Executive function development in adolescents born very and extremely preterm
(English)In: Article in journal (Refereed) Submitted
Executive function deficits are often reported as being a specific weakness in preterm born children. Yet, stability in function and development over time is largely unknown. In a prospective longitudinal study, 115 participants born very or extremely preterm, ≤ 31 weeks of gestation, participated in neuropsychological assessments at ages 5½ years and 18 years. Executive functions were separated into working memory and cognitive flexibility. Gestational age at birth, intrauterine growth, sex, perinatal medical complications, and parental education were tested as predictors, and developmental stability was investigated using Structural Equation Modeling. Working memory and cognitive flexibility were highly stable from preschool age to late adolescence. Higher parental education, higher gestational age, and female sex were related to better outcome at 5½ years which in turn fully mediated outcome at age 18 years. Perinatal medical complications and restricted intrauterine growth negatively influenced cognitive flexibility in late adolescence. The study poses an argument for identification of executive deficits before school entry among children born preterm, as such deficits are unlikely to diminish as a consequence of maturation.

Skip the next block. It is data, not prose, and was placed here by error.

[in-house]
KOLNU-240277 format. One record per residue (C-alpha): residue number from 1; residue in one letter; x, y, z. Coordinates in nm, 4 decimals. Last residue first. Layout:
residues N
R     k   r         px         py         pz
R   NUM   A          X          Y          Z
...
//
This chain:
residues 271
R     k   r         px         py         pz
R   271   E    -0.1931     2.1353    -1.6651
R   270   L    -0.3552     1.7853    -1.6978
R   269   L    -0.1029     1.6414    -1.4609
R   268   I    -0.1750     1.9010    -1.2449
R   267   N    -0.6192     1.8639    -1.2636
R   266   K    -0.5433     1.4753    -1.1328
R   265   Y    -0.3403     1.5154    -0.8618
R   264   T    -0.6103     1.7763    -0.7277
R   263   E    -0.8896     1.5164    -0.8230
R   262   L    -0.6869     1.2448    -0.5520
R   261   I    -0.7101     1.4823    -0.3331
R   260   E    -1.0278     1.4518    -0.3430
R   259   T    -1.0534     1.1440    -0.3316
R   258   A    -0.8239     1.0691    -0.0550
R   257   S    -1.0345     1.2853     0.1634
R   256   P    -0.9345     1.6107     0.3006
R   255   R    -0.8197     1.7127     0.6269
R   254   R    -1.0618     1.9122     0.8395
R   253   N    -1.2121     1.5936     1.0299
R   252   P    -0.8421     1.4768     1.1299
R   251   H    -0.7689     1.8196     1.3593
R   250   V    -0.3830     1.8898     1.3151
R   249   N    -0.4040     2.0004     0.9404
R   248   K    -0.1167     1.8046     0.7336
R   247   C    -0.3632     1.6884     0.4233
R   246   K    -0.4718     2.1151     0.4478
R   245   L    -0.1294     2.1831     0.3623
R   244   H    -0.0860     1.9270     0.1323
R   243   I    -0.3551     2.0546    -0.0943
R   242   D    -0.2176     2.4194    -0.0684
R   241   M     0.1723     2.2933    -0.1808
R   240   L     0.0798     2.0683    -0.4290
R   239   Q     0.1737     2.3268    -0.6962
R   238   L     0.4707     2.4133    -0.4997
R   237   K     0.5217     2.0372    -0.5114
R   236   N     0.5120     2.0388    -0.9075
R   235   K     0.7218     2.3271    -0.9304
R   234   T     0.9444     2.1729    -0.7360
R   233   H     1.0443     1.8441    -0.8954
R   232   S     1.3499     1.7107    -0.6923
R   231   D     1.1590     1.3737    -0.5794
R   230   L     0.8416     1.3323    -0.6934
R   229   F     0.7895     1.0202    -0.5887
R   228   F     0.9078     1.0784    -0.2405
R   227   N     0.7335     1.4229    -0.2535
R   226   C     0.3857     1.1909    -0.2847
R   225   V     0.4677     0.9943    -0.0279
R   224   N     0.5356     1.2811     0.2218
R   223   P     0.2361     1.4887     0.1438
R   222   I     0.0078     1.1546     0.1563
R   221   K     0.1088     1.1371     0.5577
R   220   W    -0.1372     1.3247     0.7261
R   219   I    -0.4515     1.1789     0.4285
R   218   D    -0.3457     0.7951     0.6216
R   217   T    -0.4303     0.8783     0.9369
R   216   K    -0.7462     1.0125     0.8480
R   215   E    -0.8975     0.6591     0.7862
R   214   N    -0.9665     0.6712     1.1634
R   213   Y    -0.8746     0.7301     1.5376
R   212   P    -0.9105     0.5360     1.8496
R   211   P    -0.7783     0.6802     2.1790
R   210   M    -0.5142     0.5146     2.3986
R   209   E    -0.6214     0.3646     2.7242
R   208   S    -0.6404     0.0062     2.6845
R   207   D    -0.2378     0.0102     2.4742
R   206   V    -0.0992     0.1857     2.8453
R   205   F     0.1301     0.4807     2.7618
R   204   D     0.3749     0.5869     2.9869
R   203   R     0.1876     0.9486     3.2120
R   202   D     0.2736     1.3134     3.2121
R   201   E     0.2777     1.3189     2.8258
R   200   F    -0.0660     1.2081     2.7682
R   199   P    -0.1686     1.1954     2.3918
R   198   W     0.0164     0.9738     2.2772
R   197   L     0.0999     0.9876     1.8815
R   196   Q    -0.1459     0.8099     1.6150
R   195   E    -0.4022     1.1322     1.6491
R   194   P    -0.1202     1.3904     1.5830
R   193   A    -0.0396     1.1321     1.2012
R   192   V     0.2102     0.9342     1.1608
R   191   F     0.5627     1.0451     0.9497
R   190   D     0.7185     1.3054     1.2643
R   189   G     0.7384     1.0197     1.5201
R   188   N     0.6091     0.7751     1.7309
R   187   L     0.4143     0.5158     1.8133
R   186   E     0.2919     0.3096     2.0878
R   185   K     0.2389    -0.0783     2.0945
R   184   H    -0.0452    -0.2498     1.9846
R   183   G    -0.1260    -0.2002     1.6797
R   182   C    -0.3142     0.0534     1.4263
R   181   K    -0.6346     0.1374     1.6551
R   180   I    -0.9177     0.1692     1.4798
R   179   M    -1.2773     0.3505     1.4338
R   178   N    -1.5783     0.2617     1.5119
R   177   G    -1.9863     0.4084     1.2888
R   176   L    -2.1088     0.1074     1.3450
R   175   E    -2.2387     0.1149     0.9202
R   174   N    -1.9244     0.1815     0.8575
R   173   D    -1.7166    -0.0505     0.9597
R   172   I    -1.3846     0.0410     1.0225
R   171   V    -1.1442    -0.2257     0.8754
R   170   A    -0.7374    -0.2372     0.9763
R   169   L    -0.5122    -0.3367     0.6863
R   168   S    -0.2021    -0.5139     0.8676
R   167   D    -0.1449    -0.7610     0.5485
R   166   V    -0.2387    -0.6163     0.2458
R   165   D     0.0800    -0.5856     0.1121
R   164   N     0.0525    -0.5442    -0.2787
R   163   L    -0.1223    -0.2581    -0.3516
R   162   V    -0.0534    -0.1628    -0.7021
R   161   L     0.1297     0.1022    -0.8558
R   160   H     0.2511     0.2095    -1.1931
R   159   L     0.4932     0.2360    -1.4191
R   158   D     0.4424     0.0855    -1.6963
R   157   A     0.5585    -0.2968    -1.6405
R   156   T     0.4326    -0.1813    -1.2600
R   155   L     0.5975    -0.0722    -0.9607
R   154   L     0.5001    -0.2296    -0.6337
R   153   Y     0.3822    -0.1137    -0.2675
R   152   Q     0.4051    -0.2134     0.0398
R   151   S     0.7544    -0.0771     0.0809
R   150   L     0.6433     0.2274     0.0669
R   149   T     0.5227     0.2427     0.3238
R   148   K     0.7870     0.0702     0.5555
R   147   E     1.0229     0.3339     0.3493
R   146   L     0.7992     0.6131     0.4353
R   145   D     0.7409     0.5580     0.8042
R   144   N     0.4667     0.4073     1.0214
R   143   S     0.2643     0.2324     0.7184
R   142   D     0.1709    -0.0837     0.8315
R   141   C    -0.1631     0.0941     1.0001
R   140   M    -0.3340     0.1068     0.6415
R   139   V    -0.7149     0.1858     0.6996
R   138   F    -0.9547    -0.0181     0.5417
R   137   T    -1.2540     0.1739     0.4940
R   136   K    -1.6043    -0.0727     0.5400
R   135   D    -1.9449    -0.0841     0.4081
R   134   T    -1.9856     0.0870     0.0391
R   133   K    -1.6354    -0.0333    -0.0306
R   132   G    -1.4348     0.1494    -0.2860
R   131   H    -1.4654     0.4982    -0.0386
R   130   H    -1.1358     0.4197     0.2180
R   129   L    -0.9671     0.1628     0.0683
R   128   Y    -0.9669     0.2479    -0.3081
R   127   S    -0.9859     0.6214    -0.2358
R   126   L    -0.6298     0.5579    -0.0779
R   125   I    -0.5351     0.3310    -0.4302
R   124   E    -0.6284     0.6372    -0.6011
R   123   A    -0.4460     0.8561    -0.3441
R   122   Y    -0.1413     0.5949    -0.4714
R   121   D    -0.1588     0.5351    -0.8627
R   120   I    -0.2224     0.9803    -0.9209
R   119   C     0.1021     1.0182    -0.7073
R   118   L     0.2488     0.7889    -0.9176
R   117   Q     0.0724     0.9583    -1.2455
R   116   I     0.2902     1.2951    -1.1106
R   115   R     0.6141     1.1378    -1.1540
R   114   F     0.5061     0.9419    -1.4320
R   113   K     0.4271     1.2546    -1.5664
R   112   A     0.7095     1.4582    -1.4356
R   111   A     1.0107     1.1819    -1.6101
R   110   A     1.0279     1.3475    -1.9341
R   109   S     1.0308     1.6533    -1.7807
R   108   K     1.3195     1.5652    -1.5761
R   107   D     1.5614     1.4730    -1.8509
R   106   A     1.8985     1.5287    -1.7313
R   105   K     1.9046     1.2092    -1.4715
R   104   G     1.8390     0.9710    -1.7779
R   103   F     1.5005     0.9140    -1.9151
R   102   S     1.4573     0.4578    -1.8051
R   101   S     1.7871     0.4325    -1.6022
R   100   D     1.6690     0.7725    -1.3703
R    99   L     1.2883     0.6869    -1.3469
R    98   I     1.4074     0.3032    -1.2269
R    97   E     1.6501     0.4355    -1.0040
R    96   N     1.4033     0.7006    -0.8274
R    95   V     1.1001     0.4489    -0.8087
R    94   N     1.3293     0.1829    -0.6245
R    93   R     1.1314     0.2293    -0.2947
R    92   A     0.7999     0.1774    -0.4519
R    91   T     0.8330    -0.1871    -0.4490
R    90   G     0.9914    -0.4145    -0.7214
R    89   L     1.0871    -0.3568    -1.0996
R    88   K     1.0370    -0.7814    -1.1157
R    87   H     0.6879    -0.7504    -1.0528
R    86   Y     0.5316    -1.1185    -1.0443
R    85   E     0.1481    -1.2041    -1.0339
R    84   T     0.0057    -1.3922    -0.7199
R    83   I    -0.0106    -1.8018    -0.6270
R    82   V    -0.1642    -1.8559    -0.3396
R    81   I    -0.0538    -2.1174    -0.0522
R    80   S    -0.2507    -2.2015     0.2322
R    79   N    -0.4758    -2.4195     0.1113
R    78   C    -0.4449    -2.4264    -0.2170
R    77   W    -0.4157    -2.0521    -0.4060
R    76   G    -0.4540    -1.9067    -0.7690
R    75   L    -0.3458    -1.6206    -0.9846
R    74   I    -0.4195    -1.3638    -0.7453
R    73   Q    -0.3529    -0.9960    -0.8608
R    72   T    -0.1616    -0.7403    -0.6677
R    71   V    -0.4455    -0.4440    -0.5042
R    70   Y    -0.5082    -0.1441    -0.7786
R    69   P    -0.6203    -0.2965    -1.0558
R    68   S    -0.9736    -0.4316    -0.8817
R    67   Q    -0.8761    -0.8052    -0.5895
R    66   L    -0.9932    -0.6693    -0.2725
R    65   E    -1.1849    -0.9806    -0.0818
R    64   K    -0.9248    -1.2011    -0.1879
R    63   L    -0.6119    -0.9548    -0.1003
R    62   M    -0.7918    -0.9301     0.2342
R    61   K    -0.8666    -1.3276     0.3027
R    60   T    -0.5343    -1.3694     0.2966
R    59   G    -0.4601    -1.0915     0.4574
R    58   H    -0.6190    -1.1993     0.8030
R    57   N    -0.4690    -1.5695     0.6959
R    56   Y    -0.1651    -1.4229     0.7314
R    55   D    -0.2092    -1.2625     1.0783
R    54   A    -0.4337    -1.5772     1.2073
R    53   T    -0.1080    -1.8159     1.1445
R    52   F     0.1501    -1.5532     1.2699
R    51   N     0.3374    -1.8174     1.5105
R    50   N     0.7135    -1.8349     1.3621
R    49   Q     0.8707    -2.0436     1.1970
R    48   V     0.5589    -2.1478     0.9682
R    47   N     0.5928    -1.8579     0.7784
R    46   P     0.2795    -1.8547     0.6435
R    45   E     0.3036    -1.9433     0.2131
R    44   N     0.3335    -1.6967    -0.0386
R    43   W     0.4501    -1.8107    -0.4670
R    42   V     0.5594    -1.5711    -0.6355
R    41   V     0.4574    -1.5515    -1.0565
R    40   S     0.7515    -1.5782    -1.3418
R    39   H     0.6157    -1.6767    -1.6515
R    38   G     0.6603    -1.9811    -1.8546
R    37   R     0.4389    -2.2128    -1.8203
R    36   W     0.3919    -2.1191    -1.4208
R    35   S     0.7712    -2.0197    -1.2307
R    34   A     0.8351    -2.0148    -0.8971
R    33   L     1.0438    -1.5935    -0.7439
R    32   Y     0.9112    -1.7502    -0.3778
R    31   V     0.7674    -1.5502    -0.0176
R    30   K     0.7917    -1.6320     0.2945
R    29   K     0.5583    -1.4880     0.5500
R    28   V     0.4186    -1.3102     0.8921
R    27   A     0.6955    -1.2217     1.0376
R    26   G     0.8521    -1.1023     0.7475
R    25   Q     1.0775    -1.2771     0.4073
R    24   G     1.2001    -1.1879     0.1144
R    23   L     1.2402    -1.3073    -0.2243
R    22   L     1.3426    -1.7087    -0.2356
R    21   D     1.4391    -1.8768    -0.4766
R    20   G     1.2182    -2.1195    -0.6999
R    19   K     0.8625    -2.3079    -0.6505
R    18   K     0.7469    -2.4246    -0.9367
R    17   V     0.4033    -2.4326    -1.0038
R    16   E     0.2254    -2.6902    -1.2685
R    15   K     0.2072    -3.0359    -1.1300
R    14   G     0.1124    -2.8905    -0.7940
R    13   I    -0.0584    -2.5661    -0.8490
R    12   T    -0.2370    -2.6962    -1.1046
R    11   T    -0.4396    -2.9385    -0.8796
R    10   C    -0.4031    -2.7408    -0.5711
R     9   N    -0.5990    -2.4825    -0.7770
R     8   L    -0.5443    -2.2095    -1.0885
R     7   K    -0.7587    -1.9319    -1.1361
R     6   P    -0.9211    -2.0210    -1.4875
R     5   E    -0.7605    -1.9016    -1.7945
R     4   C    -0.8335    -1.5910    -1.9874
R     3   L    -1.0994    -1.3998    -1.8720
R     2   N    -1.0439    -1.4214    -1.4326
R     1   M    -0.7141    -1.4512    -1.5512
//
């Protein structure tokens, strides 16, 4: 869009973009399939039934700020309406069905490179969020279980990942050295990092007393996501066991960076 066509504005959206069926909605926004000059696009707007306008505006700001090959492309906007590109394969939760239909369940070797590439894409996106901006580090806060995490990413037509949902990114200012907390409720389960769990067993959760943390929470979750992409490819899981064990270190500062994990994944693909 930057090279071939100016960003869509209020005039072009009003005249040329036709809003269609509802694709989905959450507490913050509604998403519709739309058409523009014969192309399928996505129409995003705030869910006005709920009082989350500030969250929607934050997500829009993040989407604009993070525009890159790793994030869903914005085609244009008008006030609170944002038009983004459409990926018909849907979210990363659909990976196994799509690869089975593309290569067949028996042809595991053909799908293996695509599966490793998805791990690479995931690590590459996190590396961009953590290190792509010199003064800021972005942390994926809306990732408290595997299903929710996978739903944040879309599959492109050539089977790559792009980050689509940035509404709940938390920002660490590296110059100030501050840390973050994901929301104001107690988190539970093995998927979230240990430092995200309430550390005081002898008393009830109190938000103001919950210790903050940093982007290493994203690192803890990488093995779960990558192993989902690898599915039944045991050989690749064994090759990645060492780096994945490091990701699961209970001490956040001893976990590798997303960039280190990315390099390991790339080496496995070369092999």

cognitive flexibility, parental education, perinatal medical complications, structural equation modeling, working memory
Research subject Psychology
IdentifiersURN: urn:nbn:se:su:diva-106801OAI: oai:DiVA.org:su-106801DiVA: diva2:739337